Referee's comment 4: "Finally, my last comments concern the FCI many-body gap. The authors have provided a value of around 20 Kelvins. What Coulomb interaction strength U was used to obtain this number? The experimental U may not be known to a great precision, so it may be more useful to express the energy spectrum and many-body gap in units of U. I am also surprised by this value, which is ten times larger than the value obtained in other references of FCIs in TBG (with no drive), using the value U ∼ 20 meV. The discrepancy may be explained by the U value used by the authors, if not it would be important to understand its origin."

Response 4: We thank the Referee for this comment. We can estimate the Coulomb interaction strength as U=e^2/(4πε a_M), where a_M = a/(2sin(θ/2)) with a the lattice constant of monolayer graphene and we choose ε = 4ε0 with ε0 the dielectric constant of vacuum. Under the valley-polarization assumption, we have U ≈ 26.8 meV at the representative parameter point (θ, P ) = (1.05◦, 10 meV) in the stable FCI phase of our driven TBG system (see Fig. 5 in the revised manuscript). The FCI many-body gap extrapolated to the thermodynamic limit at this parameter point is about 2 meV ≈ 0.07U. Because we include the band dispersion in the many-body simulation, the many-body gap is not simply proportional to the interaction strength. Once we relax the valley polarization assumption, this gap could be reduced by a factor of 2 (see Fig. 9b in the revised manuscript). Note that this energy gap in general changes with the filling factor and the choice of active bands (valence versus conduction bands). It can be further reduced by spinful excitations and disorder.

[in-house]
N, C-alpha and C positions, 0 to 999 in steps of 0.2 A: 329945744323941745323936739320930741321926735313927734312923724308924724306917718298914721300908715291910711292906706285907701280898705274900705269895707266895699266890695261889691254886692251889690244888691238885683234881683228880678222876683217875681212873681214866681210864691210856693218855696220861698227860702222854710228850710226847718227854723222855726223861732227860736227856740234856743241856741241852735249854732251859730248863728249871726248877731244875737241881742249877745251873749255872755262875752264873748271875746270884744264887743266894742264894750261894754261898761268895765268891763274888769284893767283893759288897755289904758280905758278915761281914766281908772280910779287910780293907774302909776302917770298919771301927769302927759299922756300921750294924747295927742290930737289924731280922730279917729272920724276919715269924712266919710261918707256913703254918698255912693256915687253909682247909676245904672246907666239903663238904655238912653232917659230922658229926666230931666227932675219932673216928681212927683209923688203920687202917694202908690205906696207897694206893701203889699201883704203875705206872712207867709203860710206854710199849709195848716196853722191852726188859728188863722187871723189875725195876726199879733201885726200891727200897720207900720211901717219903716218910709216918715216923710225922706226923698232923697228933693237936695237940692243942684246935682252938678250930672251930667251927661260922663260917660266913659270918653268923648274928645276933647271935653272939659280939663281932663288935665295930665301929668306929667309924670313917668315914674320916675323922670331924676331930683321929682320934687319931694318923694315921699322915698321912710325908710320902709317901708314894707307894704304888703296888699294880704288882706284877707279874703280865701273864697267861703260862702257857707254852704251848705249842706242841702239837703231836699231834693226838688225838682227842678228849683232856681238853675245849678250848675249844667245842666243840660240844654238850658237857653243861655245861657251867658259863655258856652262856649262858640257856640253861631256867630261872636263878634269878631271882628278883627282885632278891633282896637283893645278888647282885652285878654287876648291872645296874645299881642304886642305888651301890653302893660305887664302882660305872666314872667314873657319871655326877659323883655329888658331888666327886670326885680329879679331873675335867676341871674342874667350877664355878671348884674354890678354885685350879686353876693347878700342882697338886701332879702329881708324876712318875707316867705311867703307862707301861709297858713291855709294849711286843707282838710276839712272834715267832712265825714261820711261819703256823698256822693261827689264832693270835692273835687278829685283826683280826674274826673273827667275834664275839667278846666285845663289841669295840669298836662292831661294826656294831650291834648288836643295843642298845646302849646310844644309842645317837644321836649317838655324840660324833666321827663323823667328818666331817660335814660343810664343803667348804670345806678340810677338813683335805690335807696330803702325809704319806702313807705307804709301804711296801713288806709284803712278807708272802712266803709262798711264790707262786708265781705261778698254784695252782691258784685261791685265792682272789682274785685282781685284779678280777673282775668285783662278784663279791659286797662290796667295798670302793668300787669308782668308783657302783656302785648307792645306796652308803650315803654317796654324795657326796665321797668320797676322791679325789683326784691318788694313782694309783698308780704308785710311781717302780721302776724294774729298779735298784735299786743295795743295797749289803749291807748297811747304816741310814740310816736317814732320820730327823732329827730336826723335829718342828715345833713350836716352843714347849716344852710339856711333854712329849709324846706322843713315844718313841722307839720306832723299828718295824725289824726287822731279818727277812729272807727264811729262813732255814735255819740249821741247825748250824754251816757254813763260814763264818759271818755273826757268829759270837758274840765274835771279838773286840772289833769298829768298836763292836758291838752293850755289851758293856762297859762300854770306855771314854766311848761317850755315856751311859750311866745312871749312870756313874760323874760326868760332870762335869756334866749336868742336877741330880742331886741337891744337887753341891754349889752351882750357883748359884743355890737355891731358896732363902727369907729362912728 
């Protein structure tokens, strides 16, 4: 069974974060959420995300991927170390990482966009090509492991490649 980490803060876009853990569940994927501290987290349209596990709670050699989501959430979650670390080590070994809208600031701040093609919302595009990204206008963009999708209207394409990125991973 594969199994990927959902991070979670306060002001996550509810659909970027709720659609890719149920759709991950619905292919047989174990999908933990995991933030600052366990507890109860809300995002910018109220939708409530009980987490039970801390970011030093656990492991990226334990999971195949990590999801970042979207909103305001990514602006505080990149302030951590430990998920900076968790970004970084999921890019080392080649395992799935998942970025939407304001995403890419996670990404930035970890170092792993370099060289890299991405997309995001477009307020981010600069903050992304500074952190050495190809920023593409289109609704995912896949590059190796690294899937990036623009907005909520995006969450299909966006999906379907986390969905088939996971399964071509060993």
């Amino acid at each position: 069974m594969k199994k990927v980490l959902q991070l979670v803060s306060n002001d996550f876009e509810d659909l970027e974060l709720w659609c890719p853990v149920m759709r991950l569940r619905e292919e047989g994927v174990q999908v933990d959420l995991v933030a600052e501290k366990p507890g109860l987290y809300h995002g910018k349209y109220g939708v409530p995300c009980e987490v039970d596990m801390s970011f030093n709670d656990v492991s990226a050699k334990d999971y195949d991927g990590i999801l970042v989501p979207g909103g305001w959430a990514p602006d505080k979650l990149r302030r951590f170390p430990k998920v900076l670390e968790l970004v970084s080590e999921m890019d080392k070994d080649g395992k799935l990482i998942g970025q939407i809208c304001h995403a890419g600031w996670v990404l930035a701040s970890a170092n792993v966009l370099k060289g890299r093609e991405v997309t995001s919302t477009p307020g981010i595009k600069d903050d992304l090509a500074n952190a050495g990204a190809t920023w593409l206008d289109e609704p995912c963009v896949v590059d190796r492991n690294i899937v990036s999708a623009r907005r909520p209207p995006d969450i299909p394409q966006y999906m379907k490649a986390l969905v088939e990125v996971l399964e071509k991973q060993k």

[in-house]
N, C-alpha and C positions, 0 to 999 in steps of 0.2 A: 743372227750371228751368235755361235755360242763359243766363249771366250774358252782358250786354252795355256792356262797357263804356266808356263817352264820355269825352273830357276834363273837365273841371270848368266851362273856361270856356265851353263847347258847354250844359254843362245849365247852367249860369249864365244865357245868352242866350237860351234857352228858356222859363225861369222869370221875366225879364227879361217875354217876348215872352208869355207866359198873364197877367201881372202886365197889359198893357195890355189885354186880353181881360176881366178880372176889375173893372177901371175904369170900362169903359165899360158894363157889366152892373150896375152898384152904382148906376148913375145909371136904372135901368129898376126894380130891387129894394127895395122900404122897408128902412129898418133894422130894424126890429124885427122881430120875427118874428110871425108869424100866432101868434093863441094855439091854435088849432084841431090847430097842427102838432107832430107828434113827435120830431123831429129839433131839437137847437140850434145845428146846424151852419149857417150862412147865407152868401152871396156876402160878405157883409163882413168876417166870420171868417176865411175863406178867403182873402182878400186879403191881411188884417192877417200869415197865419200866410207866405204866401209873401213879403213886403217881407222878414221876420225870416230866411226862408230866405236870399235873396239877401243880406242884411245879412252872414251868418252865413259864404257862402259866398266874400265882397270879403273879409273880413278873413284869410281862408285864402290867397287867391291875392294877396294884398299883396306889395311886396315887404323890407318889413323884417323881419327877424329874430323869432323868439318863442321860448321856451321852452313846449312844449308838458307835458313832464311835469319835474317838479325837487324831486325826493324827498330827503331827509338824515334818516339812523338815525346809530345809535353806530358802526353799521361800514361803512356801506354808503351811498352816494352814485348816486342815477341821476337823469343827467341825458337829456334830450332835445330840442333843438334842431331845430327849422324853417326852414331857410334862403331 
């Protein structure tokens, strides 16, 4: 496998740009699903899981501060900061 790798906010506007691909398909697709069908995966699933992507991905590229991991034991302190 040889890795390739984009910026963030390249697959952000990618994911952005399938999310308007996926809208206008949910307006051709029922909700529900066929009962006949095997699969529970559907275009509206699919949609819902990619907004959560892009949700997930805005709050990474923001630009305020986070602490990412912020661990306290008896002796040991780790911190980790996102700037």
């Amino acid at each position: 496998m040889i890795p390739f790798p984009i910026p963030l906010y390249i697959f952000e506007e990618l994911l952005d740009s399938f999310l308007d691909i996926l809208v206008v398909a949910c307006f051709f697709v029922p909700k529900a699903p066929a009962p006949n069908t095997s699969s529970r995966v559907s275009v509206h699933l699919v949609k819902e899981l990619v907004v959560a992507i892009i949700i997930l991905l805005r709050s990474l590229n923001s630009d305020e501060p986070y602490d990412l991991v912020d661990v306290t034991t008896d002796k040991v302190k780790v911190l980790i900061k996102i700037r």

We have also compared our results to other references of FCIs in static TBG, for example, Ref. [20] (Chern bands of twisted bilayer graphene: Fractional Chern insulators and spin phase transition, by Cécile Repellin and T. Senthil, In that paper, the authors assumed valley polarization but relaxed spin polarization. Another difference from our work is that they considered the conduction band at electron filling ν = 1/3. They found the FCI gap in the spin-polarized sector is about 0.01U. We notice that their definition of U is probably larger than us by a factor of 2π, because the Fourier transform of the bare Coulomb potential was written as U/q instead of U(2π/q) in their paper. If this is true, the FCI gap in the ν = 1/3 conduction band is in the same order of magnitude as our result in the valence band.

In the Sec. 4.1 of the revised manuscript, we have clarified the Coulomb interaction strength U used in our paper and expressed the typical FCI gap in terms of U .